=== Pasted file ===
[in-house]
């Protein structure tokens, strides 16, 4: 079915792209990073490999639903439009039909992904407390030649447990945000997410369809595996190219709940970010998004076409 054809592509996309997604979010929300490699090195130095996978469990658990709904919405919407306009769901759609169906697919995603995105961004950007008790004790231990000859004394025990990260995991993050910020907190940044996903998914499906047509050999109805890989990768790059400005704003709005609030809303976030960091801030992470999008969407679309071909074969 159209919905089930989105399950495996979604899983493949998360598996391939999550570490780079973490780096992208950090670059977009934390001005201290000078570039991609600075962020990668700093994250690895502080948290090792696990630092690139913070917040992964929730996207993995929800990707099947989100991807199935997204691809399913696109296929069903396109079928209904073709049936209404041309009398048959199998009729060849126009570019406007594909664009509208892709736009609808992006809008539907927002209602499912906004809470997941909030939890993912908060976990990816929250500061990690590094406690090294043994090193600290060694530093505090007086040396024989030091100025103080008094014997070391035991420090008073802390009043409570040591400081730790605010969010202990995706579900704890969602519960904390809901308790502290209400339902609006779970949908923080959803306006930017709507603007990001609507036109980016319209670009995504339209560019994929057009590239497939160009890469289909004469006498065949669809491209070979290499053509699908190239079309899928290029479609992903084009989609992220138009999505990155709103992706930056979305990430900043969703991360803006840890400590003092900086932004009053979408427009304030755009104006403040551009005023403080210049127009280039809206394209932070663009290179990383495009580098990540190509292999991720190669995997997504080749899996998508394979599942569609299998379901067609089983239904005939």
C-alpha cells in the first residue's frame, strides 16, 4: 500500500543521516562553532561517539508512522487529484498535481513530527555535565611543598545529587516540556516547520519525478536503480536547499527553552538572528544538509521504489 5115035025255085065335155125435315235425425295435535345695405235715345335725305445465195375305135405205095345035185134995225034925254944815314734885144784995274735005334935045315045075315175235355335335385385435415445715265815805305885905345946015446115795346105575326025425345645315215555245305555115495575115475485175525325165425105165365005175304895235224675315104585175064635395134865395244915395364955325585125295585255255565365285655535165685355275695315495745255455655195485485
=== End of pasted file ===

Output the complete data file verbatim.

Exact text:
[in-house]
């Protein structure tokens, strides 16, 4: 079915792209990073490999639903439009039909992904407390030649447990945000997410369809595996190219709940970010998004076409 054809592509996309997604979010929300490699090195130095996978469990658990709904919405919407306009769901759609169906697919995603995105961004950007008790004790231990000859004394025990990260995991993050910020907190940044996903998914499906047509050999109805890989990768790059400005704003709005609030809303976030960091801030992470999008969407679309071909074969 159209919905089930989105399950495996979604899983493949998360598996391939999550570490780079973490780096992208950090670059977009934390001005201290000078570039991609600075962020990668700093994250690895502080948290090792696990630092690139913070917040992964929730996207993995929800990707099947989100991807199935997204691809399913696109296929069903396109079928209904073709049936209404041309009398048959199998009729060849126009570019406007594909664009509208892709736009609808992006809008539907927002209602499912906004809470997941909030939890993912908060976990990816929250500061990690590094406690090294043994090193600290060694530093505090007086040396024989030091100025103080008094014997070391035991420090008073802390009043409570040591400081730790605010969010202990995706579900704890969602519960904390809901308790502290209400339902609006779970949908923080959803306006930017709507603007990001609507036109980016319209670009995504339209560019994929057009590239497939160009890469289909004469006498065949669809491209070979290499053509699908190239079309899928290029479609992903084009989609992220138009999505990155709103992706930056979305990430900043969703991360803006840890400590003092900086932004009053979408427009304030755009104006403040551009005023403080210049127009280039809206394209932070663009290179990383495009580098990540190509292999991720190669995997997504080749899996998508394979599942569609299998379901067609089983239904005939």
C-alpha cells in the first residue's frame, strides 16, 4: 500500500543521516562553532561517539508512522487529484498535481513530527555535565611543598545529587516540556516547520519525478536503480536547499527553552538572528544538509521504489 5115035025255085065335155125435315235425425295435535345695405235715345335725305445465195375305135405205095345035185134995225034925254944815314734885144784995274735005334935045315045075315175235355335335385385435415445715265815805305885905345946015446115795346105575326025425345645315215555245305555115495575115475485175525325165425105165365005175304895235224675315104585175064635395134865395244915395364955325585125295585255255565365285655535165685355275695315495745255455655195485485